by Karl Hofer.
On 22 June 1994 Andrés Escobar scored an own goal in a World Cup group match between the United States and Colombia when in the 34th minute he deflected a cross from the former Derby and Sheffield Wednesday midfielder John Harkes into his own net. The US added a second a few minutes into the second half when Earnie Stewart capped off a fine move with a delicate finish. Colombian striker Adolfo Valencia restored some pride a minute from time but the match ended 2-1 and Colombia were subsequently eliminated from the tournament, despite defeating Switzerland in their last group match.
Nothing remarkable there; every four years a number of nations depart from the World Cup earlier than they perhaps envisaged and fans have to deal with the disappointment. In Colombia however that disappointment was more palpable than most. Pele himself had said pre-tournament that Colombia, inspired by the great Carlos Valderrama, could go all the way and win it that year, but it wasn’t to be.
On July 2nd, ten days after he had diverted the ball past his own goalkeeper in Los Angeles, Escobar was murdered in cold blood after being shot twelve times in the parking lot of a nightclub in his hometown of Medellín.
Humberto Muñoz, a bodyguard and driver for leading members of a Colombian drug cartel, was arrested shortly after the shooting and charged with murder. He confessed and was eventually given a 43-year sentence – but he was freed in 2005 for good behavior.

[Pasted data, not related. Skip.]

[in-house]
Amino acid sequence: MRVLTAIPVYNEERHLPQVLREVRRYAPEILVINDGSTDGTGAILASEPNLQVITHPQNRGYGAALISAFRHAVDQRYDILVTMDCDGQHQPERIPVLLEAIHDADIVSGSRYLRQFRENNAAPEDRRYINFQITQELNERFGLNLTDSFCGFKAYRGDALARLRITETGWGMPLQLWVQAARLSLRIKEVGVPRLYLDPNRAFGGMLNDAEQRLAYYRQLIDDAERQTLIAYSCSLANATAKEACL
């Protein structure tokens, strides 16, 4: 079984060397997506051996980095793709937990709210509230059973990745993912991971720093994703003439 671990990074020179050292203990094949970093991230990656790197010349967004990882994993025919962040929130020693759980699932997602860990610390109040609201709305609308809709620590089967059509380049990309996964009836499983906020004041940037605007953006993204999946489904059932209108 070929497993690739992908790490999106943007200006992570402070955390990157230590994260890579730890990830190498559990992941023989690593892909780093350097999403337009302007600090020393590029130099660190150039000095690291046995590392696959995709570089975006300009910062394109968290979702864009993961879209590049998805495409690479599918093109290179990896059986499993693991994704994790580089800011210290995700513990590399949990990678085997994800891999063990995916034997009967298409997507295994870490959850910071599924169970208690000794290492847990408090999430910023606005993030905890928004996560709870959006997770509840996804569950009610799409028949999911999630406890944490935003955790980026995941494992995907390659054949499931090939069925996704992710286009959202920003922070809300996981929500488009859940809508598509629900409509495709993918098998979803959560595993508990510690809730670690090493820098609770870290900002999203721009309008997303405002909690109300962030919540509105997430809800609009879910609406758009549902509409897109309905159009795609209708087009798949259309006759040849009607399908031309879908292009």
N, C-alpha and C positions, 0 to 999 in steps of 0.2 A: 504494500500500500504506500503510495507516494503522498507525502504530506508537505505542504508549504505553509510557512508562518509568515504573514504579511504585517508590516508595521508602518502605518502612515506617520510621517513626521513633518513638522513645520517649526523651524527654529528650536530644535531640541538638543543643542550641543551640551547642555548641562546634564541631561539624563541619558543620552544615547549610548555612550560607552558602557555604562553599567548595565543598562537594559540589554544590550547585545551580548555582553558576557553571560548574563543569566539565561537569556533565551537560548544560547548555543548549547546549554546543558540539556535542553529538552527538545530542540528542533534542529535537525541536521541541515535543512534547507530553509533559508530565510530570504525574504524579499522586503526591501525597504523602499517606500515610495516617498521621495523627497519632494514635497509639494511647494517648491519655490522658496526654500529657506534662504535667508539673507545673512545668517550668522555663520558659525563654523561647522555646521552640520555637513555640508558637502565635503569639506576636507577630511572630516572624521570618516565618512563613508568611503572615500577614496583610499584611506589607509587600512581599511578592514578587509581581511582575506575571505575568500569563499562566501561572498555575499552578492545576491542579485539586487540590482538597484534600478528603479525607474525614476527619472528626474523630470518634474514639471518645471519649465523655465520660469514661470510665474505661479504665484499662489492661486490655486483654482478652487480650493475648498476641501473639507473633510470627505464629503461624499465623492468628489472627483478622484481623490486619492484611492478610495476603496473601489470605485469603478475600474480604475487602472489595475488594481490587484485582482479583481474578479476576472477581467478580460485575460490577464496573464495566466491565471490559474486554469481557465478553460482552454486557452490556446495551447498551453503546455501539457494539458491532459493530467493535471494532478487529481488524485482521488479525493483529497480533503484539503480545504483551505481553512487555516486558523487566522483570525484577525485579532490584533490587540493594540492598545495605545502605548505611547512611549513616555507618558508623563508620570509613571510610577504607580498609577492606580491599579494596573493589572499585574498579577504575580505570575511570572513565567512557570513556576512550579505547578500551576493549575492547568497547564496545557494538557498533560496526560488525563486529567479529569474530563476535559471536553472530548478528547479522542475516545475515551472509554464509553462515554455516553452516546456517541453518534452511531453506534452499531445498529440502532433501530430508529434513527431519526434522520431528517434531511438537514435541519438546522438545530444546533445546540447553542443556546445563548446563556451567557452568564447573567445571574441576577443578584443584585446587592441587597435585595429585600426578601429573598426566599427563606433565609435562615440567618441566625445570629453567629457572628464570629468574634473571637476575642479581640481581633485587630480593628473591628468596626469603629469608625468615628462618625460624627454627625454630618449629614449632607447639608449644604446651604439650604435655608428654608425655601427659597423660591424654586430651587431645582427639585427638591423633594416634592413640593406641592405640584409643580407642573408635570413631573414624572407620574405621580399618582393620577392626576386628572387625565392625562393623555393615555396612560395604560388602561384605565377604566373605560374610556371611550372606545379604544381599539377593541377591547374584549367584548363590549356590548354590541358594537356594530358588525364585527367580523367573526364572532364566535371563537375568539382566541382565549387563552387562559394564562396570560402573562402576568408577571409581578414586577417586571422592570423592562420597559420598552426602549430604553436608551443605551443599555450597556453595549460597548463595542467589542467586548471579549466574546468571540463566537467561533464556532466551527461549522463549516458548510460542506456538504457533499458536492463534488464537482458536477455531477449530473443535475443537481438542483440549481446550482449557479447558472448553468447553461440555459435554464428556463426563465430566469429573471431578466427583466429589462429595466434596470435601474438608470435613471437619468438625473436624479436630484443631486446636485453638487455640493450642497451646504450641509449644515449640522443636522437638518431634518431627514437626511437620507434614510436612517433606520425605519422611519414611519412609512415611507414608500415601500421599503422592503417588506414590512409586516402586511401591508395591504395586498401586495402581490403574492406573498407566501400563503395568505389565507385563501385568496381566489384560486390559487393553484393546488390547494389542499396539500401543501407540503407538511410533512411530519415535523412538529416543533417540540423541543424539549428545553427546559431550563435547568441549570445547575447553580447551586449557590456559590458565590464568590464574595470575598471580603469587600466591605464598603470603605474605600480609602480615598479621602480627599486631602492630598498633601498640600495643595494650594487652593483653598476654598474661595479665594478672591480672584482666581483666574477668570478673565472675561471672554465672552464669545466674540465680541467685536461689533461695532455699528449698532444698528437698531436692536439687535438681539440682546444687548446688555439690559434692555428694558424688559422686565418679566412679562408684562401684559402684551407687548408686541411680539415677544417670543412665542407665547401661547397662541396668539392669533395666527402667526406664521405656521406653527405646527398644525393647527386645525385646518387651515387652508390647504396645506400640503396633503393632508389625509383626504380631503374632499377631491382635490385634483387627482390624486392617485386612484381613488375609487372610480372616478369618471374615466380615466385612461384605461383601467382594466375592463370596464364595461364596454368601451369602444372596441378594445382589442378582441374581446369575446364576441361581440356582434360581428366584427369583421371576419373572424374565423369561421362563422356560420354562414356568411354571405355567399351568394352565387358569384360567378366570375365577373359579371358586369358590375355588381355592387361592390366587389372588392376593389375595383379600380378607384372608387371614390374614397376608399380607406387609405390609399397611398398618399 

In the immediate aftermath of the murder the media were quickly speculating that the shooting was in retribution for Escobar’s own goal, including theories that he had been targeted by drug lords or gambling syndicates who had bet heavily on Colombia at the World Cup.
Most people believe that Muñoz was merely a hired gun and say it was cartel leaders who ordered the hit. Others believe the murder was merely a reflection of the lawlessness that gripped Colombia back then. We may never know for sure, but for Colombia, a country plagued by decades of guerrilla conflict fueled by drug trafficking, the killing stands out as one of the nation’s moments of ignominy.
In an interview with the Wall Street Journal the 50 year-old brother of Escobar revealed his anguish; “My brother was a respectful, honest man,” Santiago Escobar said. “He left a great memory, a great mark on Colombia, and we will commemorate him on July 2nd this year, as we do every year.”
The death of Andrés Escobar was a traumatic one, not just for his family but for the nation as a whole. But it may well have been the catalyst for some degree of change.
Thankfully things have improved greatly in Colombia over the last 20 years and, while many of the issues that plagued the country in 1994 still remain, it is no longer the anarchic hotbed of violence and corruption it perhaps was.
As the 20th anniversary of his murder arrives this week the memory of Andrés Escobar will never be forgotten, but the country is fighting hard to overcome its reputation and as Colombia prepare to take on the hosts Brazil on Friday in the quarter finals of the World Cup, perhaps a new, more positive image can start to be cultivated for this beautiful and passionate land.